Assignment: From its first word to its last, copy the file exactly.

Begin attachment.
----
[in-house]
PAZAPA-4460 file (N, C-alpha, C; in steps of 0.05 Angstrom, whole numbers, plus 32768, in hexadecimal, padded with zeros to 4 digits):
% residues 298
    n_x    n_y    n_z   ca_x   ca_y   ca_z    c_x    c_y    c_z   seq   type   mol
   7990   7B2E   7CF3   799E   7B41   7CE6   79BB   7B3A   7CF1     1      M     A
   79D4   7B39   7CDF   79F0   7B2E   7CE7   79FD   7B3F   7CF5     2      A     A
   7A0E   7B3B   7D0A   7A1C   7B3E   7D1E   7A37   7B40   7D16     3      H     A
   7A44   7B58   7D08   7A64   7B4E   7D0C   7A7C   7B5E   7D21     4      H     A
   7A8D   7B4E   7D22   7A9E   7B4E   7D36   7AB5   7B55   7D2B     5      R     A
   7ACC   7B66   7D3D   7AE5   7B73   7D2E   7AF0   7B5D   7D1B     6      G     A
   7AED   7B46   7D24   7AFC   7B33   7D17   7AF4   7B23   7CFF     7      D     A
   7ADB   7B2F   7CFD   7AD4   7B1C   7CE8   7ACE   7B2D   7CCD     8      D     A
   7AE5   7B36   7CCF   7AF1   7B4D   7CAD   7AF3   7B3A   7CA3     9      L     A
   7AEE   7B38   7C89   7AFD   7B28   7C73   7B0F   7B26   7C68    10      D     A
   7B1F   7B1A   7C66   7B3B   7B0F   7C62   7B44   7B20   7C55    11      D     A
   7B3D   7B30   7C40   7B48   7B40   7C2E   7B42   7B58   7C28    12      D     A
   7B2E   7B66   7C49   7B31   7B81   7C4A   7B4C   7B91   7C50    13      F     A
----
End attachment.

[in-house]
PAZAPA-4460 file (N, C-alpha, C; in steps of 0.05 Angstrom, whole numbers, plus 32768, in hexadecimal, padded with zeros to 4 digits):
% residues 298
    n_x    n_y    n_z   ca_x   ca_y   ca_z    c_x    c_y    c_z   seq   type   mol
   7990   7B2E   7CF3   799E   7B41   7CE6   79BB   7B3A   7CF1     1      M     A
   79D4   7B39   7CDF   79F0   7B2E   7CE7   79FD   7B3F   7CF5     2      A     A
   7A0E   7B3B   7D0A   7A1C   7B3E   7D1E   7A37   7B40   7D16     3      H     A
   7A44   7B58   7D08   7A64   7B4E   7D0C   7A7C   7B5E   7D21     4      H     A
   7A8D   7B4E   7D22   7A9E   7B4E   7D36   7AB5   7B55   7D2B     5      R     A
   7ACC   7B66   7D3D   7AE5   7B73   7D2E   7AF0   7B5D   7D1B     6      G     A
   7AED   7B46   7D24   7AFC   7B33   7D17   7AF4   7B23   7CFF     7      D     A
   7ADB   7B2F   7CFD   7AD4   7B1C   7CE8   7ACE   7B2D   7CCD     8      D     A
   7AE5   7B36   7CCF   7AF1   7B4D   7CAD   7AF3   7B3A   7CA3     9      L     A
   7AEE   7B38   7C89   7AFD   7B28   7C73   7B0F   7B26   7C68    10      D     A
   7B1F   7B1A   7C66   7B3B   7B0F   7C62   7B44   7B20   7C55    11      D     A
   7B3D   7B30   7C40   7B48   7B40   7C2E   7B42   7B58   7C28    12      D     A
   7B2E   7B66   7C49   7B31   7B81   7C4A   7B4C   7B91   7C50    13      F     A